In GNU Screen, how can I create a new window whose shell inherits the environment of the shell in the current window?

The usual Ctrl+A C doesn't seem to do this.

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    screen windows don't have environments. Only commands receive an environment when they are executed. – Stéphane Chazelas Sep 9 '13 at 19:30
  • @StephaneChazelas: edited post to reflect this – ricab Sep 10 '13 at 8:38

If you've set environment variables on one screen (say running bash), and then open a new screen, it is a separate bash process and therefore will not pick up the environment on the separate already running bash shell. A quick fix to get around the issue would be:

env TERMCAP= env | sed -r 's/^(\w+)=(.*)$/\1="\2"/' > env.sh

then once you've Ctrlac to get a new shell you can then

source env.sh

It's hacky and I use env TERMCAP= env because the TERMCAP environment variable is multi-line and makes the sed far more complicated. It's not pretty, but it works :)

You may want to change it to do:

env TERMCAP= env | sed -r 's/^(\w+)=(.*)$/export \1="\2"/' > env.sh

So the variables are also exported.

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    Yeah this was the only way I could conceive of doing it too. I think you could potentially do a bash --rcfile env.sh too. – slm Sep 10 '13 at 11:16
  • Thanks for the workaround, I voted for it but won't mark it as the answer because I was looking for something less hacky. – ricab Sep 10 '13 at 13:37
  • @DravSloan, this doesn't work if there are functions in your environment: you end up getting stuff like fn="() {function body" in your env.sh. Also doesn't work if you have a variable with the character " in the value. – ricab Sep 10 '13 at 14:16
  • env should only report environment variable settings, set would report functions, and the sed was set to look for a word \w+ tied to the beginning of the line ^ followed by a =, so it shouldn't of effected functions. But I understand it was very much a "quick hack", I'm not sure if you'll find a solution though :( – Drav Sloan Sep 10 '13 at 15:24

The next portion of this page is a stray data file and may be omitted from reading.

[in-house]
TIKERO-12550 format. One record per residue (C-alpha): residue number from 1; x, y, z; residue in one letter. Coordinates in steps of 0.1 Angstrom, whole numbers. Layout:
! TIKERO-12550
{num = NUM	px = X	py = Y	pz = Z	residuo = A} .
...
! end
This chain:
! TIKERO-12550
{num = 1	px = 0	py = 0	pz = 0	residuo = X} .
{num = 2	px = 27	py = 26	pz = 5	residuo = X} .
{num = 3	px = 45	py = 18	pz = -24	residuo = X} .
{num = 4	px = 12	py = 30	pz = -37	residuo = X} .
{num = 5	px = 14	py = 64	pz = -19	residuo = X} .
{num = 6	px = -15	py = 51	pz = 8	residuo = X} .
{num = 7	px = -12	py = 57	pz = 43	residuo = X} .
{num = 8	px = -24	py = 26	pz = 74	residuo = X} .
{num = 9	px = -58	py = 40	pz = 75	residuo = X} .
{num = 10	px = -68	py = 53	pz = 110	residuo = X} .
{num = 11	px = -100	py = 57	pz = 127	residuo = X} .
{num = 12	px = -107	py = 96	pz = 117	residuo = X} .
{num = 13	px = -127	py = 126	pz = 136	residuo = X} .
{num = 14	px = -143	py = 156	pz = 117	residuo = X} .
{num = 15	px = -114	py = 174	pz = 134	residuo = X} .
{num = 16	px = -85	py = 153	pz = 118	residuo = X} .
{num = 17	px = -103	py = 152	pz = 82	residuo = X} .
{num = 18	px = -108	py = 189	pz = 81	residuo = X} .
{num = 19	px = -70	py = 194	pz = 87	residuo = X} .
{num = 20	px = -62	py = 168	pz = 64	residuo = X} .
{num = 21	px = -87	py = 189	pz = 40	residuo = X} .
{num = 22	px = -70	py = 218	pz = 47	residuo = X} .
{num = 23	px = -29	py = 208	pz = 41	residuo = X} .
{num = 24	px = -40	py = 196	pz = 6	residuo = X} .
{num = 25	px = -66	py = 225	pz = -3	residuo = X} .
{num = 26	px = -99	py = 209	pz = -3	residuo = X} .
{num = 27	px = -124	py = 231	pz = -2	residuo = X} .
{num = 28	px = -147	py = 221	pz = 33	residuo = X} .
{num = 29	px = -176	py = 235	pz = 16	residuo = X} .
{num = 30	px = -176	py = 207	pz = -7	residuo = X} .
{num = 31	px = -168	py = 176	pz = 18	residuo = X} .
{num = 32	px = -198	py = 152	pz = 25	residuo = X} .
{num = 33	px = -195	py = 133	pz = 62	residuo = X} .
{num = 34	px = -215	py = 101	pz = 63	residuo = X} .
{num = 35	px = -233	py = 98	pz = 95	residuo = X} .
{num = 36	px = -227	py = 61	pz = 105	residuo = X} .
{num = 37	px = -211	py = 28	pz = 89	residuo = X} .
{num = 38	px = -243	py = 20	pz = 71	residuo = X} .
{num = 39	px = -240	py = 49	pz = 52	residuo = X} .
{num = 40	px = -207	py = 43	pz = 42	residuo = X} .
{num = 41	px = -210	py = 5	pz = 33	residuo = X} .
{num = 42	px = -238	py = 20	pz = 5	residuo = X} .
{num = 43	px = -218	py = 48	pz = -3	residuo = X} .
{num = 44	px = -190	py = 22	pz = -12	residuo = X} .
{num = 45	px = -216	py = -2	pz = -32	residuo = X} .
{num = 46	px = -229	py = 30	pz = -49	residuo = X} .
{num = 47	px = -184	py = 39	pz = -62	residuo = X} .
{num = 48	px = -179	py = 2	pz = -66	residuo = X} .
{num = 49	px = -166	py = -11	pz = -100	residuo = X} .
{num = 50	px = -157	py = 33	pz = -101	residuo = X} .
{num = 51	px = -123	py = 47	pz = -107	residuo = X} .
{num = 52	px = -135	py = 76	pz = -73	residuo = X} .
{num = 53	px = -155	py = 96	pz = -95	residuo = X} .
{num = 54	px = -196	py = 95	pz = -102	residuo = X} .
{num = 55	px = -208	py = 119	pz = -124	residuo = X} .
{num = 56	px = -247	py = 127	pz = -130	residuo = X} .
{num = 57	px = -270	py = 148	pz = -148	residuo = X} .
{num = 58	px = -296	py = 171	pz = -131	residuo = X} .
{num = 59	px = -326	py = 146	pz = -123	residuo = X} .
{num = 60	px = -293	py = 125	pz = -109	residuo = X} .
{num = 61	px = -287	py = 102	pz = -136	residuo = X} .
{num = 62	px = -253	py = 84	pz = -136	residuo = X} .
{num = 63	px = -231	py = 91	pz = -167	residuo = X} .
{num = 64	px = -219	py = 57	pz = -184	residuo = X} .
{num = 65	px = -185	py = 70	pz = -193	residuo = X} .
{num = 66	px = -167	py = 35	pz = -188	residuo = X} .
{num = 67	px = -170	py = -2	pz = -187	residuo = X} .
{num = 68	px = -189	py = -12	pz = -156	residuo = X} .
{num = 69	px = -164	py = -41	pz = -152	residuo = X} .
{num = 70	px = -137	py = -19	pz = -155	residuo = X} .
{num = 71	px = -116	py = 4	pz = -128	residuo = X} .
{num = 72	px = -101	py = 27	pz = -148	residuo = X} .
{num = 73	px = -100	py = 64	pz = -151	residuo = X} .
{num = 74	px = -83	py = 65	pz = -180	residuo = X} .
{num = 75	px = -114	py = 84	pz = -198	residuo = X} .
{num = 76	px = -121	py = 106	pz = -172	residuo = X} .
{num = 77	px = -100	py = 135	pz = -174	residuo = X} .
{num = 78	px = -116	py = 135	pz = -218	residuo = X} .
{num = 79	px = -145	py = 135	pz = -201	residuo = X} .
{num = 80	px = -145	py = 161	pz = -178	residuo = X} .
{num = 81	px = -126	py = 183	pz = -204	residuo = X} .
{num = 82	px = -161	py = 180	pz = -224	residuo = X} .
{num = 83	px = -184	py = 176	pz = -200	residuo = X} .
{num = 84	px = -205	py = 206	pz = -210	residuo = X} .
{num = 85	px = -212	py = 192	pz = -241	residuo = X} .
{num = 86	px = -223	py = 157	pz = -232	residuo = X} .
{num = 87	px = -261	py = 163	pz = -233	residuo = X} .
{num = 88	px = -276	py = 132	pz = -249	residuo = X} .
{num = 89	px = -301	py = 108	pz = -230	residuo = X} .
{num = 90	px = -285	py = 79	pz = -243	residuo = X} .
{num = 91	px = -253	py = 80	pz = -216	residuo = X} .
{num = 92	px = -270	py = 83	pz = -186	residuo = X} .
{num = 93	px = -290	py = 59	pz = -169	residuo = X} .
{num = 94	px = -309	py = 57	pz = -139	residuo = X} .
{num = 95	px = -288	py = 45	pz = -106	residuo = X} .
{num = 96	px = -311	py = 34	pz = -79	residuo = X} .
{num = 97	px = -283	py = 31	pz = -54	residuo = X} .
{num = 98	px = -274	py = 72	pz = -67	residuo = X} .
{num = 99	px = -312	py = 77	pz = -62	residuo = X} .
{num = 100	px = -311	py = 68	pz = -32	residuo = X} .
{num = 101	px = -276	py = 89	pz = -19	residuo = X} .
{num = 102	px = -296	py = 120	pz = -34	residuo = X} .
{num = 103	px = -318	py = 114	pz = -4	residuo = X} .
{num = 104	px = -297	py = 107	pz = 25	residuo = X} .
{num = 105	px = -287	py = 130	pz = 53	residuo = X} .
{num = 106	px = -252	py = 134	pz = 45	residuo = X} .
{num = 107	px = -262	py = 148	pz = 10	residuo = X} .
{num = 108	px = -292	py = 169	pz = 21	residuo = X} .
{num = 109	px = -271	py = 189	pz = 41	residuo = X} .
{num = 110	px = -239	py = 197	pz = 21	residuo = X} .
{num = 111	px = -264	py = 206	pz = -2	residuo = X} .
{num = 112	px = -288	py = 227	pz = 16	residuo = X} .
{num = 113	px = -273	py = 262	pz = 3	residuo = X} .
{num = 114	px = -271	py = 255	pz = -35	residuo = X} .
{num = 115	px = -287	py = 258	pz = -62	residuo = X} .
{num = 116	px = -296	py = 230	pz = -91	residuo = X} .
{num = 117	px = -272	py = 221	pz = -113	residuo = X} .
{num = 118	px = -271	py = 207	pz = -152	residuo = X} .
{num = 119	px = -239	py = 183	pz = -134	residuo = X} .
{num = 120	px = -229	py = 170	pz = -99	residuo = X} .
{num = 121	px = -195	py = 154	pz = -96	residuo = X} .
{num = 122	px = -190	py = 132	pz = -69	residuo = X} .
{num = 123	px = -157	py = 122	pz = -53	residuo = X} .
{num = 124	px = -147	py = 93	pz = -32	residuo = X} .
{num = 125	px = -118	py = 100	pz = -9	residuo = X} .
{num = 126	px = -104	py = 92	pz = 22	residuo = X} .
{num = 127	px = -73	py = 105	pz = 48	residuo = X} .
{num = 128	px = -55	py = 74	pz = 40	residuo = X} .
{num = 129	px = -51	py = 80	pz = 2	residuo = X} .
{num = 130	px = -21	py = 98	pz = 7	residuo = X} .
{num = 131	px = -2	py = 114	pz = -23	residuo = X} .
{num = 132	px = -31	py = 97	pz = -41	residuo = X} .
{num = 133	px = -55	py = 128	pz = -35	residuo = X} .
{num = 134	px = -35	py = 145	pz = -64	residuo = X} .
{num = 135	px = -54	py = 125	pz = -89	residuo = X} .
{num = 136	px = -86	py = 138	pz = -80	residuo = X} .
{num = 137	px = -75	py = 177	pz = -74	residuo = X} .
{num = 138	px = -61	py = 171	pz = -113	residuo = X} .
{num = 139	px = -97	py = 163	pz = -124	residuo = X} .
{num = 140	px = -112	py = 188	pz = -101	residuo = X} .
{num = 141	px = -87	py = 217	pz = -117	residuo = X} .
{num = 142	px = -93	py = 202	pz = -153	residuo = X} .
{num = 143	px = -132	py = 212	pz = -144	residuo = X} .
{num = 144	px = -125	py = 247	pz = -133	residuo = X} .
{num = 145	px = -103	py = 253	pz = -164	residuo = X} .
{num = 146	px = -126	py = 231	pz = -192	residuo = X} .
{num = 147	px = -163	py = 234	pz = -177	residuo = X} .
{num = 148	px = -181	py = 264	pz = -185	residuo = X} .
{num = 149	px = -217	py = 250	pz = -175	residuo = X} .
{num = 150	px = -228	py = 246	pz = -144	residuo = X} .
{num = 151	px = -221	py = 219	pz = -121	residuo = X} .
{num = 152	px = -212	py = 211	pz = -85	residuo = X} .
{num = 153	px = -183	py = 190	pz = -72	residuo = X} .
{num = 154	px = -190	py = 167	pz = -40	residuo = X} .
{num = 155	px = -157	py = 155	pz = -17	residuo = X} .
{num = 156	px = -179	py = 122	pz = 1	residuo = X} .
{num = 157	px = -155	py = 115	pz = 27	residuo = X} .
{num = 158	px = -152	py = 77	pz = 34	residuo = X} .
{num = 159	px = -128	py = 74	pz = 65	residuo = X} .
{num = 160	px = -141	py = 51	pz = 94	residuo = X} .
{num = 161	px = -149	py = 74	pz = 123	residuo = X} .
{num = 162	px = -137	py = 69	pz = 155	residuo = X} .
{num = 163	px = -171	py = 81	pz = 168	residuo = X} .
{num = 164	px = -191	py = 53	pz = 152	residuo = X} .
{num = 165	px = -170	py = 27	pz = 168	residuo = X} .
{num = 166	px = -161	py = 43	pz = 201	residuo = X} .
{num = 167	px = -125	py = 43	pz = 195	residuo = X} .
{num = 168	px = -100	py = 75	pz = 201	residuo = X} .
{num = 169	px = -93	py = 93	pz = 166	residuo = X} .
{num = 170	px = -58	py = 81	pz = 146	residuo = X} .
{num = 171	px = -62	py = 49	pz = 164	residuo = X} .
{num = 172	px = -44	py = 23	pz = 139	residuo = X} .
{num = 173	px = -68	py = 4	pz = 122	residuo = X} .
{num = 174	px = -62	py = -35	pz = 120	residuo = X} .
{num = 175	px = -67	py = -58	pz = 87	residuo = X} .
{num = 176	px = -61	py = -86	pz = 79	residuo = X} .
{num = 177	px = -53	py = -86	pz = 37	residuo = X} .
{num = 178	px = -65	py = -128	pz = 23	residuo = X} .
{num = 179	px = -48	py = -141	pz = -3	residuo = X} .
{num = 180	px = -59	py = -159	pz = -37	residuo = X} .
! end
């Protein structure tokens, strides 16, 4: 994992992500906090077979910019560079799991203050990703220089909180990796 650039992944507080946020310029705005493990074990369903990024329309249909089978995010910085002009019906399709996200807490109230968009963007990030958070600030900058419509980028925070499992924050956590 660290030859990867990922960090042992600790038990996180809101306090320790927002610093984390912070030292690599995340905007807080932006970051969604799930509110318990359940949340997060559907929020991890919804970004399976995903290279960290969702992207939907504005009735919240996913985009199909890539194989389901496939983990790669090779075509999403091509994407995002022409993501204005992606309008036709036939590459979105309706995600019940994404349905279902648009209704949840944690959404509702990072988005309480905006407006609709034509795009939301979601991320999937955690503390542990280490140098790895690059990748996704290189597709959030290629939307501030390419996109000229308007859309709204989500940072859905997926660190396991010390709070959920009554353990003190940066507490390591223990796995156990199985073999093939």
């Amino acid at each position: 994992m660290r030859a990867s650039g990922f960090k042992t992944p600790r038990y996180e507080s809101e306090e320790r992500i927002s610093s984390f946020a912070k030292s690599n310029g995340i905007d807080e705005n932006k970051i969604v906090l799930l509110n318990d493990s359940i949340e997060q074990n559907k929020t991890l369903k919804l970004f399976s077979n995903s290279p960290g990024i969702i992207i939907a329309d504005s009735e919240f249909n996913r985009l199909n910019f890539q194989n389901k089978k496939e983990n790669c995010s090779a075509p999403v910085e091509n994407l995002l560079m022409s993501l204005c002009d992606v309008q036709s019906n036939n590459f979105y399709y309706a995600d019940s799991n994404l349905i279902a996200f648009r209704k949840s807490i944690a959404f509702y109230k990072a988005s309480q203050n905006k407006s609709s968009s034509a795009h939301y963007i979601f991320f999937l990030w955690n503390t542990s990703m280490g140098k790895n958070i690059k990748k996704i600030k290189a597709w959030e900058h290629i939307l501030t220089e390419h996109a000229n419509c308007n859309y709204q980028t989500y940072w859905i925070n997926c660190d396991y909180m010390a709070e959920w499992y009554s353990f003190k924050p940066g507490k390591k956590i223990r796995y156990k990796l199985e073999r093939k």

• @DravSloan sure, thanks anyway. Regarding the functions in the environment, this is because I exported them ( you can check the behavior with test() { echo test; } ; export -f test ; env | grep test). BTW, please tag me if you reply here, otherwise I am not alerted (your post) – ricab Sep 11 '13 at 10:41

Exported variables, as shown by env should automatically be inherited by your new screen.

However, local variables which you have defined in your shell before starting screen, but which you have not exported, will not exist in the screen session.

Depending on how you name your variables, you could use something like this in Bash to get a readable list :

(set -o posix ; set) | egrep -v '^(_.*|[A-Z0-9_]+)='

set by itself would also list tons of functions.

(set -o posix ; set) will list only variables, but there is a ton of system variables in that list.

egrep -v '^(_.*|[A-Z0-9_]+)=' filters out all variables with a name that starts with an underscore, and all those which have only uppercase letters, numbers and underscores. That should get rid of most system variables.

So the list is restricted to variables which also (or only) use lowercase letters (and underscores and numbers). Now you could copy what you want from that list before starting screen, and paste it in there.

Of course, that is only useful if you have many variables which you forgot to export, but you do remember to check them out before starting screen...

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